Debt ceiling debate threatens federal pay and benefits

Treasury Secretary Geithner would allocate limited funds if the debt limit isn't raised. Treasury Secretary Geithner would allocate limited funds if the debt limit isn't raised. Newscom
Failure to raise the government's debt ceiling could lead to cuts in pay and benefits for federal civilian employees, military members and veterans, according to a new analysis.

In a report published Tuesday, the Bipartisan Policy Center found that unless the debt ceiling is raised, federal spending would be cut by 44 percent in August. Under several scenarios, Treasury Secretary Timothy Geithner could prioritize spending to include reductions in pay for government workers, the group said.

"Our analysis shows that the government will be unable to pay all of its bills on Aug. 3 or sometime soon thereafter," said Jay Powell, visiting scholar at BPC and former undersecretary of the Treasury for finance. "The choices would not be pretty."

According to BPC, Treasury could exhaust its cash flow in August paying only for interest on existing debt, Medicare, Medicaid, Social Security, unemployment insurance and defense contracts. Unless these programs were cut, departments such as the Justice, Labor and Commerce could go unfunded, as could veterans' benefits, military pay and federal civilian compensation, the report found.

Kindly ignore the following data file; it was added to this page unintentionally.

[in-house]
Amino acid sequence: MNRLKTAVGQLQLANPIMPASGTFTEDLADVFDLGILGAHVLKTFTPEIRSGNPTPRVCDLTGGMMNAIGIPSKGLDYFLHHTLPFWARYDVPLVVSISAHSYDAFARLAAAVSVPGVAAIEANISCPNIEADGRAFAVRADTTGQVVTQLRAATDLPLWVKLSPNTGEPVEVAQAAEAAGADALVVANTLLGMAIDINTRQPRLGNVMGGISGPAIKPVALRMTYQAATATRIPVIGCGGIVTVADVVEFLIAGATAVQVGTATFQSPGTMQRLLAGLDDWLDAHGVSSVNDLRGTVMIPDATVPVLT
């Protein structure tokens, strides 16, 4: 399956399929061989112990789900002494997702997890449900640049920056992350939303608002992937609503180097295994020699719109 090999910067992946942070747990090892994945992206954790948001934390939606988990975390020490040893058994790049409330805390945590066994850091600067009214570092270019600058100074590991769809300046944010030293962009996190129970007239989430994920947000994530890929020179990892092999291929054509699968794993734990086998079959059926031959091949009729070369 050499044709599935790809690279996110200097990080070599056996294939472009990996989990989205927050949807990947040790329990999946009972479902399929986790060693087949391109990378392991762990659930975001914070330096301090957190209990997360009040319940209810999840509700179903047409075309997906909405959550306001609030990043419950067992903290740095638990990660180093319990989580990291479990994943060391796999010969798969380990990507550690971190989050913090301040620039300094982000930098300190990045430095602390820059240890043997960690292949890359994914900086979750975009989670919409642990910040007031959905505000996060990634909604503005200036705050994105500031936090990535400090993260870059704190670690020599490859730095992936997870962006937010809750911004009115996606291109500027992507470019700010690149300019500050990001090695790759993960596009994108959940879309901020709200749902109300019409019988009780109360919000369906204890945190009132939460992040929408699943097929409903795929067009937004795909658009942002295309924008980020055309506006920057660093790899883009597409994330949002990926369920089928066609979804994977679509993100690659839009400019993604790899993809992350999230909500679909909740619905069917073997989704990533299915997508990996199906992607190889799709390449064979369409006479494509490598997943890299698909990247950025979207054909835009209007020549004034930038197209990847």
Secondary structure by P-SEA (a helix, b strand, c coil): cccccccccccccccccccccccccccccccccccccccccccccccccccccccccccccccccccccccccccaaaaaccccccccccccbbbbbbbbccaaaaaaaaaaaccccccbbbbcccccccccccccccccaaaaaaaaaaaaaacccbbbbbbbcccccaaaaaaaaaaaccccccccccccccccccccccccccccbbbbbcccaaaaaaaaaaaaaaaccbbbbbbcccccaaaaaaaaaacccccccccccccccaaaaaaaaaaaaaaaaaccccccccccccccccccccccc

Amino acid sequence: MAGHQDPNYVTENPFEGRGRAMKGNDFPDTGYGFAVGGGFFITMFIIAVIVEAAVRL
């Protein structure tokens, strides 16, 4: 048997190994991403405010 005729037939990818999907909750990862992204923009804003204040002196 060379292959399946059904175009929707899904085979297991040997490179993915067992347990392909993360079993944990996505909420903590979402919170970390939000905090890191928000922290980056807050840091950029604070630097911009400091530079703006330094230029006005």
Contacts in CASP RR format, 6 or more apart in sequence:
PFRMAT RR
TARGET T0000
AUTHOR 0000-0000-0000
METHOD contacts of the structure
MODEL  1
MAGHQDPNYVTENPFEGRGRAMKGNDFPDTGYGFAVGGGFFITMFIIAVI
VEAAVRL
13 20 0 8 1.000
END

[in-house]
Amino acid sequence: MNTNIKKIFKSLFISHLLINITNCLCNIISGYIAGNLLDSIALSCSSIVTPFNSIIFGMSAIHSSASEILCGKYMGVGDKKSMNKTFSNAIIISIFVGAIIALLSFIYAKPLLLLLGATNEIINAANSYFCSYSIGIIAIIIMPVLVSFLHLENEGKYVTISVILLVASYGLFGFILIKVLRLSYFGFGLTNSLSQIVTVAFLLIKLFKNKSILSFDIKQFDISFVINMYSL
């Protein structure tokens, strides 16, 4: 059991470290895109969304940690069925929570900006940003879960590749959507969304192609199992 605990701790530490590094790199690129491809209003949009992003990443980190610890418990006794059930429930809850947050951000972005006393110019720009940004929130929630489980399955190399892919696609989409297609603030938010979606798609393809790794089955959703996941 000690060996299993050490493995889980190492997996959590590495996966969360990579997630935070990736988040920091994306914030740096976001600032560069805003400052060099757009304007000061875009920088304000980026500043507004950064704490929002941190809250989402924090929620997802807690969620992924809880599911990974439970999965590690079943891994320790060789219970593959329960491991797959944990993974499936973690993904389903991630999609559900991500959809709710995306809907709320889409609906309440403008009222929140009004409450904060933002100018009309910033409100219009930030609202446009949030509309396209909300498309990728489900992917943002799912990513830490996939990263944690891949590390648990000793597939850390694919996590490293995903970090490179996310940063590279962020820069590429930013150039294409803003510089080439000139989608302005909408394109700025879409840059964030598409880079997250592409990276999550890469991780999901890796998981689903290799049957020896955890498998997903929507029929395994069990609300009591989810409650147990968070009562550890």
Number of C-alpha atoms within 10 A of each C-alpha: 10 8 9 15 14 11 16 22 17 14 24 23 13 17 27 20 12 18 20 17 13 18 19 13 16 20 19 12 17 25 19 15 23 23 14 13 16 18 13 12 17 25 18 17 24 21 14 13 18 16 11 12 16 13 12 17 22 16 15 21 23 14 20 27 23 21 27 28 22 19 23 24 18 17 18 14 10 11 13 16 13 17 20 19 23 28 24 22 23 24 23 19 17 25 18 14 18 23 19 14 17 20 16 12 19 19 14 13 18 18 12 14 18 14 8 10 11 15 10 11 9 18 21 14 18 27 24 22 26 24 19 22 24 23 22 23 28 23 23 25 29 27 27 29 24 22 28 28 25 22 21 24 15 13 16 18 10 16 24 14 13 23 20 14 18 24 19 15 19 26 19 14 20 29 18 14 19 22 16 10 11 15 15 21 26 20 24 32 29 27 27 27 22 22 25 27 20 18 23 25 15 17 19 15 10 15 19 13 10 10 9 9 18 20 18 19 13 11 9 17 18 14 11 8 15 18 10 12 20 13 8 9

The group also said that if a cash shortage began on Aug. 3, the government would be unable to pay out $23 billion in Social Security benefits due that day.

Carl Goldman, executive director of the American Federation of State, County and Municipal Employees Council 26, said the scenarios laid out in the report all threaten federal salaries.

"What the study says is that trying to decide who are the winners and losers is a very, very difficult and very, very unfair process," he said. "If there is a default, there is a very good chance that federal employees won't get paid."

A February report from the Congressional Research Service found that the debt ceiling carries little risk for federal workers, however. "Failing to raise the debt ceiling would not bring the government to a screeching halt the way that not passing appropriations bills would," CRS wrote, quoting a 1995 report from the Congressional Budget Office. "Employees would not be sent home, and checks would continue to be issued."

Correction: The original version had a wrong word in Carl Goldman's organization. He is executive director of the American Federation of State, County and Municipal Employees Council 26.

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